Imagine the shift in our state fortunes if we were to see more Wotif’s emerging from our Queensland business community in the next five years.

Let’s use Wotif’s recent success as inspiration to help position Queensland as a state that produces high quality entrepreneurs and thriving, scalable, global businesses.

This article first appeared on The Courier Mail. View the original here.

Dream big or go home

This week, the StartupAUS Crossroads report underlined the pressing need to fix our start-up eco-system, or risk losing out on the huge opportunity presented by high growth technology companies such as Atlassian, Freelancer and 99designs.

We know Australia’s economy is far too reliant on our all-too-finite resources and tourism industries. These are plagued by fluctuating commodity prices and currencies, and weather — factors that we have little positive control over. High-growth tech start-ups could account for $US109 billion and 540,000 new jobs by 2033. To say it is a huge opportunity is an understatement.

So what’s holding Australia back?

While the Crossroads report outlines a whole heap of areas, there is one area which for me is vital. And it’s all too simple: We just don’t have enough young people willing to dream big, give it a go and start up their own venture.

In Australia, a large share of our first-time entrepreneurs (in the high-tech global growth potential area otherwise known as ‘tech start-ups’) are in their 30s and 40s. In fact, far too few young Australian’s start their own venture. In the US and Israel — two leading countries when it comes to high-growth tech firms — a large proportion of entrepreneurs launch their business directly following their undergraduate degree. At Caltech, Stanford and Berkeley, it is estimated that 20 per cent of all graduates form a start-up before they even graduate.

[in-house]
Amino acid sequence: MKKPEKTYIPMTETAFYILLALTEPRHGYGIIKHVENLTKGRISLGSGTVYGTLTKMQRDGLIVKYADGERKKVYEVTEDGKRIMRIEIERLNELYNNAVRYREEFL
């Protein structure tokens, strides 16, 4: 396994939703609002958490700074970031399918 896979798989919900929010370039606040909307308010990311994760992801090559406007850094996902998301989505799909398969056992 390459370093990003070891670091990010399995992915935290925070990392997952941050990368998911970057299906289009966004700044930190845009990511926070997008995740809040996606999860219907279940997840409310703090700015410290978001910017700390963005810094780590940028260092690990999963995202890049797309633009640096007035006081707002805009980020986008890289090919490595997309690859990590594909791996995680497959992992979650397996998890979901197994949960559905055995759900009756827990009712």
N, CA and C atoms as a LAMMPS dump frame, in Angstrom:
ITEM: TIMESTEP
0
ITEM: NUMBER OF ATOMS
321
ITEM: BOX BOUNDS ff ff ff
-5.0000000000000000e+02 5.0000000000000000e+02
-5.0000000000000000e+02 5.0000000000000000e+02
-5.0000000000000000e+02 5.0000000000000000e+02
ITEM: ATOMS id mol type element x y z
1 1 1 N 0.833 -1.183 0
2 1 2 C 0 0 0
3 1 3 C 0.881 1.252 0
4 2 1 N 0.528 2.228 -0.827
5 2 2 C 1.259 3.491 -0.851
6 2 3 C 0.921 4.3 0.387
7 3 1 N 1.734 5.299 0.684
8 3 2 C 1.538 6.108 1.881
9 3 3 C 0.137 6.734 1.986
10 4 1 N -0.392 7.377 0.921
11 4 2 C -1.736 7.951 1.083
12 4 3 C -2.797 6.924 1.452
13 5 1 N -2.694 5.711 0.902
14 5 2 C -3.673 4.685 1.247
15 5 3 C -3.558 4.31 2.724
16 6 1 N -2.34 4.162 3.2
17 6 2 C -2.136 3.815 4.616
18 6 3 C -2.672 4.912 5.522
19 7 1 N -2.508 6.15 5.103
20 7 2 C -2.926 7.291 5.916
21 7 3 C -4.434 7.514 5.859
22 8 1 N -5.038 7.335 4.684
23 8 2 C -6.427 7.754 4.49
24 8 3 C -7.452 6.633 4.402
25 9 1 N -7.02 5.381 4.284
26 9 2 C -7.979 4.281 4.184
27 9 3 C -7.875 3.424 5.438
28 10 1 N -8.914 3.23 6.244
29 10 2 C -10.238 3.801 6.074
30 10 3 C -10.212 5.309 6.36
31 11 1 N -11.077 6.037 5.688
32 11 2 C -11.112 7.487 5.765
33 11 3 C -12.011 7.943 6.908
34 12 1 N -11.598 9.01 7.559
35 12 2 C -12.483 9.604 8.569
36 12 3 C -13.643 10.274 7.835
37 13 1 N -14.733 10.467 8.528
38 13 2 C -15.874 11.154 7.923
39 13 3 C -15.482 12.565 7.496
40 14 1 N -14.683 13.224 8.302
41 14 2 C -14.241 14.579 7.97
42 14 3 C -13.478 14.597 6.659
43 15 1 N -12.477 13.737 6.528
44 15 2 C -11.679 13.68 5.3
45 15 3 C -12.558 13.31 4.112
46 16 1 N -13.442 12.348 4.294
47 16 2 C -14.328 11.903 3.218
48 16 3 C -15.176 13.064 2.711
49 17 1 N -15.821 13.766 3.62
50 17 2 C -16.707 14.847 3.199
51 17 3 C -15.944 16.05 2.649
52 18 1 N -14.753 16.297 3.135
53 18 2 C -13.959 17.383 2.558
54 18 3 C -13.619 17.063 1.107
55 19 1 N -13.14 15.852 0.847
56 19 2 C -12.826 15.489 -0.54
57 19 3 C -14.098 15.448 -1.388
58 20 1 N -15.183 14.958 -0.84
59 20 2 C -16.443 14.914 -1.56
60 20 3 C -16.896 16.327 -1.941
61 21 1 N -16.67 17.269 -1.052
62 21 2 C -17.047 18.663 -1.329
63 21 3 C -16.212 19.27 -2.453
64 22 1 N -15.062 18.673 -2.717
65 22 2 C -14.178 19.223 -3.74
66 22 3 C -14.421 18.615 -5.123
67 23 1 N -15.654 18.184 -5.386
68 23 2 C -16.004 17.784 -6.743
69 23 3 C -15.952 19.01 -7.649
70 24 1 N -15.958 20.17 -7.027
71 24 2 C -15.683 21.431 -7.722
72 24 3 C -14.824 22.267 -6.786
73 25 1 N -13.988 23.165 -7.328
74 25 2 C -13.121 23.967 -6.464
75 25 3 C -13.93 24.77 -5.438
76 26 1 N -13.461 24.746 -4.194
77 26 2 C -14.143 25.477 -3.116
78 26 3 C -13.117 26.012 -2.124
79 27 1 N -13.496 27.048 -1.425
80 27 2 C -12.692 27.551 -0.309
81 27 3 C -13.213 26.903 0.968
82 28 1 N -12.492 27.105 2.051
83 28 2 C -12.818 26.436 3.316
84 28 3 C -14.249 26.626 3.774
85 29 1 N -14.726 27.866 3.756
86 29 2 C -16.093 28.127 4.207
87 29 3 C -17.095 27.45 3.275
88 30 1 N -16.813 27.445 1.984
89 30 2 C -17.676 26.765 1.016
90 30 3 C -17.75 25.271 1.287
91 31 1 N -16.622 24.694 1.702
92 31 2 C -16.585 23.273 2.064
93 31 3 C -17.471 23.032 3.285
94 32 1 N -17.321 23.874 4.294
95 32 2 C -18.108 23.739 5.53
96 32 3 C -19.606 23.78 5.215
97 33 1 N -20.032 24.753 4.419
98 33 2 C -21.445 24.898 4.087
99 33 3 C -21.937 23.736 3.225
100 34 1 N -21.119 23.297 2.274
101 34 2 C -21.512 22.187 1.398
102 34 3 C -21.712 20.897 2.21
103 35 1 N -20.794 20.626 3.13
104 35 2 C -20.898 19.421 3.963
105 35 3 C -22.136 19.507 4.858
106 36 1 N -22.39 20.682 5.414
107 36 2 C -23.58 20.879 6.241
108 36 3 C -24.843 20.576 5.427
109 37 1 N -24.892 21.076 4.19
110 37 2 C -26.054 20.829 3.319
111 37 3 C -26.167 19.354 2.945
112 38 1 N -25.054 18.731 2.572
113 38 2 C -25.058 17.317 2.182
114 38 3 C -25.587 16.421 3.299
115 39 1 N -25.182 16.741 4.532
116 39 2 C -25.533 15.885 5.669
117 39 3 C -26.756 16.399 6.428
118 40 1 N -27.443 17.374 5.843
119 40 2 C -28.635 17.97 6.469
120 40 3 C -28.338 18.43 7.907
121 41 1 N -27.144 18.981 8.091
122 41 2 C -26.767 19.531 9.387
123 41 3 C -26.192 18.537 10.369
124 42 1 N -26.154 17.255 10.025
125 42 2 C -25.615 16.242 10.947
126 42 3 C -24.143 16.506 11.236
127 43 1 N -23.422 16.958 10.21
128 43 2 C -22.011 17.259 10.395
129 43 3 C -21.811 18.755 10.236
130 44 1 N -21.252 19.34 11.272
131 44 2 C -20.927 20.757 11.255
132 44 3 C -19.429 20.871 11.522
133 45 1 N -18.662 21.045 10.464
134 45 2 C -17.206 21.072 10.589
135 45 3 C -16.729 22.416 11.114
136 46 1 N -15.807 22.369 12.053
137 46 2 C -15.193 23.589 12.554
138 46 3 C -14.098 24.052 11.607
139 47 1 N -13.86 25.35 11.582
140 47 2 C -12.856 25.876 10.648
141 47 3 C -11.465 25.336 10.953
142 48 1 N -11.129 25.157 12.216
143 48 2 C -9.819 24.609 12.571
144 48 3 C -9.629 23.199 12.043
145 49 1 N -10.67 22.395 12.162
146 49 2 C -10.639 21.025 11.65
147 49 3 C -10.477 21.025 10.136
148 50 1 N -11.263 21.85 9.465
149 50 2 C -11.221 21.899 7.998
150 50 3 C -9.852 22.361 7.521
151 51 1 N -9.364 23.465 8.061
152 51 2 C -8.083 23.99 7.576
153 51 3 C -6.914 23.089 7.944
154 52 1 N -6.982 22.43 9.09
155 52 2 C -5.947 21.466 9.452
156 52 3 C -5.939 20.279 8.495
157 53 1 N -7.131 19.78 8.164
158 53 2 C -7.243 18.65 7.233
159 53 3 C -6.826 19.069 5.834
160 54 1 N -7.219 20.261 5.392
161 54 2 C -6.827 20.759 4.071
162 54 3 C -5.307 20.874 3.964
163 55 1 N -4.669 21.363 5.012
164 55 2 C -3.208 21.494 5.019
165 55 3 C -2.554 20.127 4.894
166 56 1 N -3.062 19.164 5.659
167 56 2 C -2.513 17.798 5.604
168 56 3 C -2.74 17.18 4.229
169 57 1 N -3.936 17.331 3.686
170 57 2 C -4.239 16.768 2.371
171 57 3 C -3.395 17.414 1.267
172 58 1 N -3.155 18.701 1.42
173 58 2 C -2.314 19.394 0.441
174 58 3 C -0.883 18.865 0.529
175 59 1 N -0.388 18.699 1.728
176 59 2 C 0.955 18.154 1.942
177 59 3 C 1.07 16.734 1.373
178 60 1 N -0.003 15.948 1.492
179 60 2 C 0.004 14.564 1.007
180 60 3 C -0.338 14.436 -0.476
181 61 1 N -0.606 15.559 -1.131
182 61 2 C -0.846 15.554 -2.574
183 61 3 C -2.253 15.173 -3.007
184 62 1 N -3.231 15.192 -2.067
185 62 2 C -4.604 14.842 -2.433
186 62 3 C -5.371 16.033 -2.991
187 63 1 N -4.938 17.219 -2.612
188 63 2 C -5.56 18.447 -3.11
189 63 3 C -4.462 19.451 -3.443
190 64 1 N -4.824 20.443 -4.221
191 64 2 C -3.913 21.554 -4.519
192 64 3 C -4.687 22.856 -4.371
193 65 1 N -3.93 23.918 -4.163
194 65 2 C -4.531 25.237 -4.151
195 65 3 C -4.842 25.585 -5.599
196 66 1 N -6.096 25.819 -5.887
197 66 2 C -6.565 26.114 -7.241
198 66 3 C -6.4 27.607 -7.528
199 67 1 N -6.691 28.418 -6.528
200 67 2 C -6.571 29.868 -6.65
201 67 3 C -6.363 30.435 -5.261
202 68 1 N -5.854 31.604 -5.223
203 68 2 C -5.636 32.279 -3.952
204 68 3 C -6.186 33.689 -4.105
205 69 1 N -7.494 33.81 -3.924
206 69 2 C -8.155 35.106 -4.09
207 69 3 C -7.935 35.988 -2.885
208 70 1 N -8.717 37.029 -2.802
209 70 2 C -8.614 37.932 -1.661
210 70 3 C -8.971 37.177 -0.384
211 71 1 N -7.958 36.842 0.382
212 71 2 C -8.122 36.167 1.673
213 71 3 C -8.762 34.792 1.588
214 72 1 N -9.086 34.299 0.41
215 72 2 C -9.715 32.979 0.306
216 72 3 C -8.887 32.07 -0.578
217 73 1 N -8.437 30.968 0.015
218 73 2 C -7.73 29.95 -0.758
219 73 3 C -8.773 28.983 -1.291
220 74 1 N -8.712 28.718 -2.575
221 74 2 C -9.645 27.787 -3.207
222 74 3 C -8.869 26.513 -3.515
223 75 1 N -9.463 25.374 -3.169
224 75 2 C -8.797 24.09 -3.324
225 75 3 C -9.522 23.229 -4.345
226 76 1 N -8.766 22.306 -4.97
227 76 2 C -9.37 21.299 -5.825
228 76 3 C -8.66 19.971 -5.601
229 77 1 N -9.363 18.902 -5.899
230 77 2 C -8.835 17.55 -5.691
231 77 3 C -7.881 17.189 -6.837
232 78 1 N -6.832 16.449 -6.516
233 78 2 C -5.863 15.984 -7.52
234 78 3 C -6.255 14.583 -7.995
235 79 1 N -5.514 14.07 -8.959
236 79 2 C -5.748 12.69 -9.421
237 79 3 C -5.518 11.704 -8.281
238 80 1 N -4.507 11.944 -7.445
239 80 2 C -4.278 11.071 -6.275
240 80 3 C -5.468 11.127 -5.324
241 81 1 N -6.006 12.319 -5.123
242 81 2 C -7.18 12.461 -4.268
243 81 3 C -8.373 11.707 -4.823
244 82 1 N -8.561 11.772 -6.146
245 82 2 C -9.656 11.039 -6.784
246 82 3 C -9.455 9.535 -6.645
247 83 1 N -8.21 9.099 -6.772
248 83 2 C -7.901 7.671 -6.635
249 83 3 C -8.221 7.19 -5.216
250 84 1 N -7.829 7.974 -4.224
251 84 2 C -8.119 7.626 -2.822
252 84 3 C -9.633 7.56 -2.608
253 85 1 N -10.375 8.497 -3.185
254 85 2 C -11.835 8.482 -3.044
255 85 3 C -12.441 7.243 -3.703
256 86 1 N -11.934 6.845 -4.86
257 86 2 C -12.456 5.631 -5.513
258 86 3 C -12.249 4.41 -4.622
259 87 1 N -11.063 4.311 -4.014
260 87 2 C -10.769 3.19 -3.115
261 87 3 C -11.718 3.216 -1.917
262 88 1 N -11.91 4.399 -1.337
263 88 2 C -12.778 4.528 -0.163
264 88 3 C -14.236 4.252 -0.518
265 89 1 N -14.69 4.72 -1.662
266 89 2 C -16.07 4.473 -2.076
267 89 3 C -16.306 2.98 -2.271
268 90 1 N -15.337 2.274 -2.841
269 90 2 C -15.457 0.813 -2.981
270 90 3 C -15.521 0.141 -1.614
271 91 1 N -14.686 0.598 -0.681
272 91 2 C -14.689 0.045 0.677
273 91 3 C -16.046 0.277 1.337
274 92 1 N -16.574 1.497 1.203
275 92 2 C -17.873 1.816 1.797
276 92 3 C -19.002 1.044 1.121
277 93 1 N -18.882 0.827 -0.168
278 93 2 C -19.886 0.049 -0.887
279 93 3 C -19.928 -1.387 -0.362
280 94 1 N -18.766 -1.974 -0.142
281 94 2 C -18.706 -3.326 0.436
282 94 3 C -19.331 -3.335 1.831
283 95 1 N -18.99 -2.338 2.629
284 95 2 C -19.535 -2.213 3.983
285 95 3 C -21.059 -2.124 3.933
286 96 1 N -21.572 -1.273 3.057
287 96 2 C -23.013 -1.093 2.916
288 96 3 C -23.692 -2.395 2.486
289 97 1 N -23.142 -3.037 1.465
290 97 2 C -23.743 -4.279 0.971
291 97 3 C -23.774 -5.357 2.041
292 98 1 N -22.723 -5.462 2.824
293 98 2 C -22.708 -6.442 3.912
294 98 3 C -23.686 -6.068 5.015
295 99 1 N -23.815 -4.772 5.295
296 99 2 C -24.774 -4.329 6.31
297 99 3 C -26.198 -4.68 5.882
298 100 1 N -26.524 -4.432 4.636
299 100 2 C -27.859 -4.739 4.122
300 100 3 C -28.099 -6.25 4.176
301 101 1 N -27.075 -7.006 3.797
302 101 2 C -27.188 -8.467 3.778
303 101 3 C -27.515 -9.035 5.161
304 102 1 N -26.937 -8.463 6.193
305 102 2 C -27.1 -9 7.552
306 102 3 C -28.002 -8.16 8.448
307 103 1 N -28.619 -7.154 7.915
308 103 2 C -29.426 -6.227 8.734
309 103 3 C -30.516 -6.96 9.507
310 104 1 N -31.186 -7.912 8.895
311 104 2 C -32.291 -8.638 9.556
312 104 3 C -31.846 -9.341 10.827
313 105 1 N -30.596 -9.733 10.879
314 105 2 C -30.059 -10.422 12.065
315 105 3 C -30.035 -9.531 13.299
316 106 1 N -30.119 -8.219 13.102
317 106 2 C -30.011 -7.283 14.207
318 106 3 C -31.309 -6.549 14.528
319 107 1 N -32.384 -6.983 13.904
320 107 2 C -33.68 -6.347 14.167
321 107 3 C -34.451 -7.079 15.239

Yet here in Australia (see table below) our leading universities are spawning just a handful of start-up founders compared to other nations.

infographic - startup founders by university

A main part of the problem is that the Australian education system is geared towards preparing students for the workforce, not towards equipping them with the skills, knowledge and encouragement to start their own business. We need to imbue them with wanderlust for a life of beating their own path and leading the world from our great nation.

The first step to reverse this actually starts younger than you might think. It is essential that we encourage kids, parents and teachers to view business creation as a valid career path rather than the current expectation that kids will get a good education in order to get a good job.

Australia is held back by the limited exposure the general public has to entrepreneurship, combined with a culture that does not celebrate or promote an entrepreneurial mindset.